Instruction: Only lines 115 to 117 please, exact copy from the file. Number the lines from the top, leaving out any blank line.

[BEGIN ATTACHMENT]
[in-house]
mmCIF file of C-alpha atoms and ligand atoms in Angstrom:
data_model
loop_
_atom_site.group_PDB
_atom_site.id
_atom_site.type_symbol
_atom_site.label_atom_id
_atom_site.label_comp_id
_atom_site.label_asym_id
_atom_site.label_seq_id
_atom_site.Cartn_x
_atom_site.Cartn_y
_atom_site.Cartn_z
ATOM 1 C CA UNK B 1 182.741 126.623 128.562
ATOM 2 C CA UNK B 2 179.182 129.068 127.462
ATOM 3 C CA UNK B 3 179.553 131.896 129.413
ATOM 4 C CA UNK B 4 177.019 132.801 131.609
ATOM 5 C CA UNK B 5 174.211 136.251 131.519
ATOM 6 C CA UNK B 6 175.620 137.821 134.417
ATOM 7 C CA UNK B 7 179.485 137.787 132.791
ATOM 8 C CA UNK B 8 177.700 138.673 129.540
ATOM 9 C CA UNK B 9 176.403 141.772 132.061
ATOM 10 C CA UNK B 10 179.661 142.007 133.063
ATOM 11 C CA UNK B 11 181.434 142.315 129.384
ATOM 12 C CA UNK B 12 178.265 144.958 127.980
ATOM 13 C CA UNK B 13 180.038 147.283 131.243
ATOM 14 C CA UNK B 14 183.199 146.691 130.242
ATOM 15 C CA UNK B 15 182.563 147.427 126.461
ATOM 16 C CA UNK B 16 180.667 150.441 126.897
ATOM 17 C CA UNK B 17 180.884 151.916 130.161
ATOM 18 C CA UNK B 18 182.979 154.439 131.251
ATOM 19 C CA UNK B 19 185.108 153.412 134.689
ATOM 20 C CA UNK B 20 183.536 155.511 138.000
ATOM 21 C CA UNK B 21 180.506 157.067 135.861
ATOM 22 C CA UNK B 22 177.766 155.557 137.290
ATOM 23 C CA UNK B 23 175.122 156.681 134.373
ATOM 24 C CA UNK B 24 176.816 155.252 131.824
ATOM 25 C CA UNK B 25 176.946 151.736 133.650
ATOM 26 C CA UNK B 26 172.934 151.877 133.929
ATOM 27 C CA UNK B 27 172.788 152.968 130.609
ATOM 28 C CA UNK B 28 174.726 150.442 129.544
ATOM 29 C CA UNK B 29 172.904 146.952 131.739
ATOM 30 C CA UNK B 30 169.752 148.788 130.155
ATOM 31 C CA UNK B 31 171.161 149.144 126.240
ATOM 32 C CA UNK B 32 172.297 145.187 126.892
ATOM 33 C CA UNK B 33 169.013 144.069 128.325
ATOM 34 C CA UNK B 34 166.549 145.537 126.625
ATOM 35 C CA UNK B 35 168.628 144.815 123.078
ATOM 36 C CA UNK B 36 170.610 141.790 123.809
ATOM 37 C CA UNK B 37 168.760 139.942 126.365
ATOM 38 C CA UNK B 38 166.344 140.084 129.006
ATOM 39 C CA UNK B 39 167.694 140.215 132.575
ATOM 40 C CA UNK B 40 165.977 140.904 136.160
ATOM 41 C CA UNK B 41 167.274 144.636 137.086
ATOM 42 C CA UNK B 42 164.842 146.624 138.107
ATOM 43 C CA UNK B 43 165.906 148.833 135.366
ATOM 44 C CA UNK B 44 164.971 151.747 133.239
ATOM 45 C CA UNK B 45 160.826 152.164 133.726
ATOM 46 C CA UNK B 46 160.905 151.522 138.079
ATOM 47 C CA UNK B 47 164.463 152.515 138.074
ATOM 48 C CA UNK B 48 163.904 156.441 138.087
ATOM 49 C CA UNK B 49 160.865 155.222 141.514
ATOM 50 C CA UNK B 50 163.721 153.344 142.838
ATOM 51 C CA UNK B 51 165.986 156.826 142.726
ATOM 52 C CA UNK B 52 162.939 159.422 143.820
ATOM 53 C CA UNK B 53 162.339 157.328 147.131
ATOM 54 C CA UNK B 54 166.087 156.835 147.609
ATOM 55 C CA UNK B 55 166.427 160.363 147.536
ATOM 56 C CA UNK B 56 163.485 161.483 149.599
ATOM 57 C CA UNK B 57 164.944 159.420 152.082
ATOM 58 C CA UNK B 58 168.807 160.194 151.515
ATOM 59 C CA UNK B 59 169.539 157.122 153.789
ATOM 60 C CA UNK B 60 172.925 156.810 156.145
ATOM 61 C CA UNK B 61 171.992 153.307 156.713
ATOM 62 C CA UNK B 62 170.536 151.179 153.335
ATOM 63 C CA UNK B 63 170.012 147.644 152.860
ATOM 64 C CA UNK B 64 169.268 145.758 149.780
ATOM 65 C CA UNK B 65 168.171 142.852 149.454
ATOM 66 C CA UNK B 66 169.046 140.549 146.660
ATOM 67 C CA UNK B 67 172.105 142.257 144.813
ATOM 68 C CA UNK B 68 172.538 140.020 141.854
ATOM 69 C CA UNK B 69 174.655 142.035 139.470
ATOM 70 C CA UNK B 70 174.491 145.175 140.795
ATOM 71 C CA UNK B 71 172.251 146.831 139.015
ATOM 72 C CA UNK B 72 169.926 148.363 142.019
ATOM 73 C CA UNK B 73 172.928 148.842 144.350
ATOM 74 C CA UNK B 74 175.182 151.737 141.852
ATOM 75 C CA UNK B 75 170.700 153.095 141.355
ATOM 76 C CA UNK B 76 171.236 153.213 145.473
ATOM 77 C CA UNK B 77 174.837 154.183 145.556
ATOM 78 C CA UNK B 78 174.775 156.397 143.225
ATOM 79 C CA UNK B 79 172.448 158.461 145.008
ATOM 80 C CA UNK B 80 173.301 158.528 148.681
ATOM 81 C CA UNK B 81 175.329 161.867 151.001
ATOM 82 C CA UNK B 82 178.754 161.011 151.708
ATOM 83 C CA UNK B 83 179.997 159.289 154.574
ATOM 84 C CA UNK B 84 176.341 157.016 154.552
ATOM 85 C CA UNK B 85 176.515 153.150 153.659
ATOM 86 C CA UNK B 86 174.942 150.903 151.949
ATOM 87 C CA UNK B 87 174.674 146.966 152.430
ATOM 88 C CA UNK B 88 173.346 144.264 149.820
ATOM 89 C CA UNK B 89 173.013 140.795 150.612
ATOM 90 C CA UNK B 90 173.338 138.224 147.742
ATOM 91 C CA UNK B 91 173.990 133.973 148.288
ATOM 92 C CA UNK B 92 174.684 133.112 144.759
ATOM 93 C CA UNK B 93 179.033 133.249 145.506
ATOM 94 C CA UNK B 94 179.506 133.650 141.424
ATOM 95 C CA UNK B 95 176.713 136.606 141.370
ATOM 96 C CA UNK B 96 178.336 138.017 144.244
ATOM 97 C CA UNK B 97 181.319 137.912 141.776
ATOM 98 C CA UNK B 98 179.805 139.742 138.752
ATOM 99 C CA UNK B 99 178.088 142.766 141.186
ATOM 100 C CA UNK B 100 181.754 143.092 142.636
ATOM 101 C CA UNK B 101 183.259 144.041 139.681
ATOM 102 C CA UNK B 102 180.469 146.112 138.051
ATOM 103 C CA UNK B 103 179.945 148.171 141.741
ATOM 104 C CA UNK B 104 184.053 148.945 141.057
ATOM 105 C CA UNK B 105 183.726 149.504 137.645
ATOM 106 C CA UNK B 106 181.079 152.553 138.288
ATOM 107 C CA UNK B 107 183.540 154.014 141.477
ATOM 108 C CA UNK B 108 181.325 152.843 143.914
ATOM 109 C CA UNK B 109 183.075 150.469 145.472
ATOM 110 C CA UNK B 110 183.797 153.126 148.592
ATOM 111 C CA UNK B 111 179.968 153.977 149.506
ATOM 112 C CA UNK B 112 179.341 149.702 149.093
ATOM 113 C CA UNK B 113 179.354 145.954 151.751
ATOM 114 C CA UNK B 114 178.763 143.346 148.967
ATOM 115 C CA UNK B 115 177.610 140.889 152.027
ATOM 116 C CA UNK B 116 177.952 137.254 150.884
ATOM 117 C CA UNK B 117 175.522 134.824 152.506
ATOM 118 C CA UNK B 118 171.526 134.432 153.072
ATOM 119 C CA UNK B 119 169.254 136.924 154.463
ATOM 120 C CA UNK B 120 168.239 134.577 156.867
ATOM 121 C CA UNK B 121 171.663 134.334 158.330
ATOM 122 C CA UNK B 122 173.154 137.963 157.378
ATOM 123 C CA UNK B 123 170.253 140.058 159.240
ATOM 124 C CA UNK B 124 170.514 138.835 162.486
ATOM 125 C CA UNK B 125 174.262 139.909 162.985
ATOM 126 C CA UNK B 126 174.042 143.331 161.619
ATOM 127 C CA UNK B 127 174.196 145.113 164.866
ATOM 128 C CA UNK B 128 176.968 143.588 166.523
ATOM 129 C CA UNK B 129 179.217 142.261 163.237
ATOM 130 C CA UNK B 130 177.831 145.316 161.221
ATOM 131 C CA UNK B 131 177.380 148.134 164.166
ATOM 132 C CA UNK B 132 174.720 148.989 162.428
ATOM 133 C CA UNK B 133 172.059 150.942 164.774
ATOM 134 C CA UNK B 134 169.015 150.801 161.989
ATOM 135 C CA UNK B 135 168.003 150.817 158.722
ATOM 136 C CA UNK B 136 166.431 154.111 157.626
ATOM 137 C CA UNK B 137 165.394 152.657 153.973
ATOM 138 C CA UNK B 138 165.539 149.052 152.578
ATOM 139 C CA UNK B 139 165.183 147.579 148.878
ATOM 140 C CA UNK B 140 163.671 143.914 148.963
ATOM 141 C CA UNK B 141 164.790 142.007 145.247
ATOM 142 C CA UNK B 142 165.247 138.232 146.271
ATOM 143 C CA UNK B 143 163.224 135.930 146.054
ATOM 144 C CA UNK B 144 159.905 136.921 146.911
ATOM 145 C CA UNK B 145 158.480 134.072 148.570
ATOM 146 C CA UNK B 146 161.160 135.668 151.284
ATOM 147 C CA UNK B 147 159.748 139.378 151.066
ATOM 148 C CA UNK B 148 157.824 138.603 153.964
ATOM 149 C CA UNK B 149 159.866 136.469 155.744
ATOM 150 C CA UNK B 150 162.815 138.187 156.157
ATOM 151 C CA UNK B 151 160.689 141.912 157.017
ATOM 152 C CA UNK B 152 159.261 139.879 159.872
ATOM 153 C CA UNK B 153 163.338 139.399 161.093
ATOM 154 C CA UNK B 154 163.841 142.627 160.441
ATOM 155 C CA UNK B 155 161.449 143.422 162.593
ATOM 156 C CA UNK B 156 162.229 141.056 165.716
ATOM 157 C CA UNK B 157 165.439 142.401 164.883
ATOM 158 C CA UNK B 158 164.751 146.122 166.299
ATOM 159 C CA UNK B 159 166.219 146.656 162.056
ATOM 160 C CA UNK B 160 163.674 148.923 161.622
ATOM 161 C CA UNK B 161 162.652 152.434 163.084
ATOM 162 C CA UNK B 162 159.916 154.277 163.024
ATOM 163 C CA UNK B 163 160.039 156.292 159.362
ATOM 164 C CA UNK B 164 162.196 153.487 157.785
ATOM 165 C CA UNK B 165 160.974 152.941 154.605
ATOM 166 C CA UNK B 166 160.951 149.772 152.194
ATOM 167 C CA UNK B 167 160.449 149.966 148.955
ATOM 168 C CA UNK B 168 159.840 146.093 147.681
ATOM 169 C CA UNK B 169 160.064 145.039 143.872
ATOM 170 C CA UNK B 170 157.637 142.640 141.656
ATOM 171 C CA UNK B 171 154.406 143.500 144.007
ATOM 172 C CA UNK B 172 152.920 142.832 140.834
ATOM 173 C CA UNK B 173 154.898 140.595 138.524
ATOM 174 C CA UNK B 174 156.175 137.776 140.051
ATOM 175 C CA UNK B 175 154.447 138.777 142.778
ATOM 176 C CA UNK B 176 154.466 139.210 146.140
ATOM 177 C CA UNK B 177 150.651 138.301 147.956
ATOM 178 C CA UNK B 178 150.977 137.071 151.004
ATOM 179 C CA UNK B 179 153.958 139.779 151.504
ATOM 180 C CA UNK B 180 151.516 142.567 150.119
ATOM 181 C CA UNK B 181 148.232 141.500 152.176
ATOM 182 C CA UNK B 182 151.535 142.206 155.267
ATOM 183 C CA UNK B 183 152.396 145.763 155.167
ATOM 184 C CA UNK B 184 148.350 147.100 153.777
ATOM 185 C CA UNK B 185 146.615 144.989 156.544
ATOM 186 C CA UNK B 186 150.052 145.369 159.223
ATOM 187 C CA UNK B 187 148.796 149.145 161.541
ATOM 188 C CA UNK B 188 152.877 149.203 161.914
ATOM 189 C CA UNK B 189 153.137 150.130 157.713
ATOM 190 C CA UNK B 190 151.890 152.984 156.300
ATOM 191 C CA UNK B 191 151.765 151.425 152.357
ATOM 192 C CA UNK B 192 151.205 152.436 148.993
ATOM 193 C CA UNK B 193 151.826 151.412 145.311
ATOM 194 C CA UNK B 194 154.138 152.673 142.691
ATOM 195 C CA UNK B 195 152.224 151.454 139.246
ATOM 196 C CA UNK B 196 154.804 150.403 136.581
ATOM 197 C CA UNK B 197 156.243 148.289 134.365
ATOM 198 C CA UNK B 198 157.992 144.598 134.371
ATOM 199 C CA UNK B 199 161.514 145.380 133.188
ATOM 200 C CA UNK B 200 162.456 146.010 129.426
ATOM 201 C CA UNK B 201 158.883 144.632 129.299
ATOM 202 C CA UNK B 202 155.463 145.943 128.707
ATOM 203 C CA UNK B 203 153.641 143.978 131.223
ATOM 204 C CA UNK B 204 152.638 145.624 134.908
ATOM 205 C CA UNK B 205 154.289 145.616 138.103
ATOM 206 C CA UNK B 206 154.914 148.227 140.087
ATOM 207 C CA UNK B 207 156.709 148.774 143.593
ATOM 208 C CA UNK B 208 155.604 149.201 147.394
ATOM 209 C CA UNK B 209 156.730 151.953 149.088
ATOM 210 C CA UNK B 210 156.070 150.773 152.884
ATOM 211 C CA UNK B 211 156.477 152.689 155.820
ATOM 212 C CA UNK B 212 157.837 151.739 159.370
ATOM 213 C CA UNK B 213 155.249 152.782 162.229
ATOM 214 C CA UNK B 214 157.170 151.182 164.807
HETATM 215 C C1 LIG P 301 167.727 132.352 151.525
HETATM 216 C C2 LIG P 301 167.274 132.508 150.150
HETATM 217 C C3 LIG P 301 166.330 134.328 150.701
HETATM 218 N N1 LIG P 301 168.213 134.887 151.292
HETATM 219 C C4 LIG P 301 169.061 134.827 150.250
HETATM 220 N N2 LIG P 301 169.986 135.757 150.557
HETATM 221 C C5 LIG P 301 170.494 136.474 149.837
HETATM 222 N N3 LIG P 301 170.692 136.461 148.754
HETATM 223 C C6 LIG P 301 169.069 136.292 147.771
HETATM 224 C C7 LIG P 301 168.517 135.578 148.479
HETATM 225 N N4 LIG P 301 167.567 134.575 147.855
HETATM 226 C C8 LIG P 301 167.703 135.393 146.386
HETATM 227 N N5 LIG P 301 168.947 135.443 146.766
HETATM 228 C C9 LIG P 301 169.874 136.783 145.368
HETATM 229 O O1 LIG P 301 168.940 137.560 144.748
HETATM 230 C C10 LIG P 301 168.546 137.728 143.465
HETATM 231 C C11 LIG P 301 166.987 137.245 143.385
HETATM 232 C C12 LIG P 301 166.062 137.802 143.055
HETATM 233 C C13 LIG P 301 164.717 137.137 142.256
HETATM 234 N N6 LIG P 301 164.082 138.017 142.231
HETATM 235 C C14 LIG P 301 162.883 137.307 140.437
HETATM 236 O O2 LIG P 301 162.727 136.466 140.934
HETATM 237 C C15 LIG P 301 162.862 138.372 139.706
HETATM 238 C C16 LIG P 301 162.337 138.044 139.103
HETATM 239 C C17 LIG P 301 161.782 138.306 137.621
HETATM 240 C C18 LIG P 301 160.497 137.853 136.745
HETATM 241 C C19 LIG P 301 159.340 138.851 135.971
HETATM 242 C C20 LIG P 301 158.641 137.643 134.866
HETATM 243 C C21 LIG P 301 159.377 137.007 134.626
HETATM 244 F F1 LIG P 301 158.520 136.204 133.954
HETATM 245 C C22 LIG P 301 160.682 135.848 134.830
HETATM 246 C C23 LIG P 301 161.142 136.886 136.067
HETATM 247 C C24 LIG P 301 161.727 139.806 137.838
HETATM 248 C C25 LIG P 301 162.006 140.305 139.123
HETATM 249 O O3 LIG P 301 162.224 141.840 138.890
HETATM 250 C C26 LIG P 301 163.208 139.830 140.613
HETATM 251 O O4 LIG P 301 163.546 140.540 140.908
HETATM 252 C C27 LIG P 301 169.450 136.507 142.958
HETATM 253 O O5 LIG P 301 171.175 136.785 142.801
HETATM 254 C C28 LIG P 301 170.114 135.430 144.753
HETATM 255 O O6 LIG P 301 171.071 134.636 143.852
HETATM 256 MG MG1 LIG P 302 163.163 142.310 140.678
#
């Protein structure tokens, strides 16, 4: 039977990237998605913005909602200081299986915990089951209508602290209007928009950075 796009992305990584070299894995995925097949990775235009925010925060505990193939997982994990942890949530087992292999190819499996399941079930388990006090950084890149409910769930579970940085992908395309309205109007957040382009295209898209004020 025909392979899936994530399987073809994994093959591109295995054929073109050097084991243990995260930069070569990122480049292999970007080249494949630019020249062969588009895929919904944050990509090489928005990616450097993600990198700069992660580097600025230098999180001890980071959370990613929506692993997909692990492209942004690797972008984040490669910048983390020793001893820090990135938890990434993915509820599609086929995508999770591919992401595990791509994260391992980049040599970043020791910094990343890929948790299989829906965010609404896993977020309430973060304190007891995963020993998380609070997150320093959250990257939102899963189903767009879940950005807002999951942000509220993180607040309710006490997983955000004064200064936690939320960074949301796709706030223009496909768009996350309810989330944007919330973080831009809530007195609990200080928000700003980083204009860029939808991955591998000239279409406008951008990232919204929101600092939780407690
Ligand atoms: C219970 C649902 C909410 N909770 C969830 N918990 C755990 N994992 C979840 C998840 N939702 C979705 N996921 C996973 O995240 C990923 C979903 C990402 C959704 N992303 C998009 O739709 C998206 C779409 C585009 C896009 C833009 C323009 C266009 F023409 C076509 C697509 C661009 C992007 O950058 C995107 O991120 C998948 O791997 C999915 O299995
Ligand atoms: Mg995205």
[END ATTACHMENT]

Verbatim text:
ATOM 101 C CA UNK B 101 183.259 144.041 139.681
ATOM 102 C CA UNK B 102 180.469 146.112 138.051
ATOM 103 C CA UNK B 103 179.945 148.171 141.741